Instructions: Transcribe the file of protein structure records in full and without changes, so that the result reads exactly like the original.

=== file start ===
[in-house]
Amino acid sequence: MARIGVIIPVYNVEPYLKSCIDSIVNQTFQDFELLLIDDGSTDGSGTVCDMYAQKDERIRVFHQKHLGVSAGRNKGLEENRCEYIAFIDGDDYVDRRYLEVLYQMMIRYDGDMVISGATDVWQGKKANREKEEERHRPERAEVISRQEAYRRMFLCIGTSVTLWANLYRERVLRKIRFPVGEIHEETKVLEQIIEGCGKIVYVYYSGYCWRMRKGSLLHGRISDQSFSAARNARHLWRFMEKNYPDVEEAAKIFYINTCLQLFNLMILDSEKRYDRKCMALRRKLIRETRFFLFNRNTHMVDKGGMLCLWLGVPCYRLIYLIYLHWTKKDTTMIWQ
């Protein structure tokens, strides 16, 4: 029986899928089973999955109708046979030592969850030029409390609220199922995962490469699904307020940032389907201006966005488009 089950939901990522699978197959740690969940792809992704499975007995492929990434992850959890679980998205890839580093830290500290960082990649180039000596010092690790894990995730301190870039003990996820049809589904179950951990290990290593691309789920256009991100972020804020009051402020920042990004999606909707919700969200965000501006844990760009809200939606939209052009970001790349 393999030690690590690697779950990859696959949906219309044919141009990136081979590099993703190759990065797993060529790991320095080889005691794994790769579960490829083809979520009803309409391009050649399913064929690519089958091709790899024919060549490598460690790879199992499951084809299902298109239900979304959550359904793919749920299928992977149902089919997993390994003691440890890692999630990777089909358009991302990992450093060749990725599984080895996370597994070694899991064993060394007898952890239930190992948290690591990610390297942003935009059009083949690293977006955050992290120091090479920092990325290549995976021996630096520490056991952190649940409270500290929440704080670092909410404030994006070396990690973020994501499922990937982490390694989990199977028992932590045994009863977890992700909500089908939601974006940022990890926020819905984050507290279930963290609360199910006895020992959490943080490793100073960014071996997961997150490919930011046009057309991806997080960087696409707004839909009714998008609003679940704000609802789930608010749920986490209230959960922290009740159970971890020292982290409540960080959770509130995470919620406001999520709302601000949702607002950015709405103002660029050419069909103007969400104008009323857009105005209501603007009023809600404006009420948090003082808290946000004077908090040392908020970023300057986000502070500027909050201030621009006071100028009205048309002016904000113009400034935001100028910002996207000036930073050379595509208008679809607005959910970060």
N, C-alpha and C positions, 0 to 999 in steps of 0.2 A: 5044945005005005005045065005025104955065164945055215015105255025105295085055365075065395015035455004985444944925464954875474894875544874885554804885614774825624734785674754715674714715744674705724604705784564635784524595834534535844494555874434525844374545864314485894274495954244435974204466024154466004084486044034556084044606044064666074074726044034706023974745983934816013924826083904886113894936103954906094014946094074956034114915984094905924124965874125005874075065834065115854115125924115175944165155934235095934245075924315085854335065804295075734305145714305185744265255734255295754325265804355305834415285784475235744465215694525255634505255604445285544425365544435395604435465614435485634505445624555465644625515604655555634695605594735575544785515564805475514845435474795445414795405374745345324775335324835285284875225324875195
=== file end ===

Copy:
[in-house]
Amino acid sequence: MARIGVIIPVYNVEPYLKSCIDSIVNQTFQDFELLLIDDGSTDGSGTVCDMYAQKDERIRVFHQKHLGVSAGRNKGLEENRCEYIAFIDGDDYVDRRYLEVLYQMMIRYDGDMVISGATDVWQGKKANREKEEERHRPERAEVISRQEAYRRMFLCIGTSVTLWANLYRERVLRKIRFPVGEIHEETKVLEQIIEGCGKIVYVYYSGYCWRMRKGSLLHGRISDQSFSAARNARHLWRFMEKNYPDVEEAAKIFYINTCLQLFNLMILDSEKRYDRKCMALRRKLIRETRFFLFNRNTHMVDKGGMLCLWLGVPCYRLIYLIYLHWTKKDTTMIWQ
């Protein structure tokens, strides 16, 4: 029986899928089973999955109708046979030592969850030029409390609220199922995962490469699904307020940032389907201006966005488009 089950939901990522699978197959740690969940792809992704499975007995492929990434992850959890679980998205890839580093830290500290960082990649180039000596010092690790894990995730301190870039003990996820049809589904179950951990290990290593691309789920256009991100972020804020009051402020920042990004999606909707919700969200965000501006844990760009809200939606939209052009970001790349 393999030690690590690697779950990859696959949906219309044919141009990136081979590099993703190759990065797993060529790991320095080889005691794994790769579960490829083809979520009803309409391009050649399913064929690519089958091709790899024919060549490598460690790879199992499951084809299902298109239900979304959550359904793919749920299928992977149902089919997993390994003691440890890692999630990777089909358009991302990992450093060749990725599984080895996370597994070694899991064993060394007898952890239930190992948290690591990610390297942003935009059009083949690293977006955050992290120091090479920092990325290549995976021996630096520490056991952190649940409270500290929440704080670092909410404030994006070396990690973020994501499922990937982490390694989990199977028992932590045994009863977890992700909500089908939601974006940022990890926020819905984050507290279930963290609360199910006895020992959490943080490793100073960014071996997961997150490919930011046009057309991806997080960087696409707004839909009714998008609003679940704000609802789930608010749920986490209230959960922290009740159970971890020292982290409540960080959770509130995470919620406001999520709302601000949702607002950015709405103002660029050419069909103007969400104008009323857009105005209501603007009023809600404006009420948090003082808290946000004077908090040392908020970023300057986000502070500027909050201030621009006071100028009205048309002016904000113009400034935001100028910002996207000036930073050379595509208008679809607005959910970060």
N, C-alpha and C positions, 0 to 999 in steps of 0.2 A: 5044945005005005005045065005025104955065164945055215015105255025105295085055365075065395015035455004985444944925464954875474894875544874885554804885614774825624734785674754715674714715744674705724604705784564635784524595834534535844494555874434525844374545864314485894274495954244435974204466024154466004084486044034556084044606044064666074074726044034706023974745983934816013924826083904886113894936103954906094014946094074956034114915984094905924124965874125005874075065834065115854115125924115175944165155934235095934245075924315085854335065804295075734305145714305185744265255734255295754325265804355305834415285784475235744465215694525255634505255604445285544425365544435395604435465614435485634505445624555465644625515604655555634695605594735575544785515564805475514845435474795445414795405374745345324775335324835285284875225324875195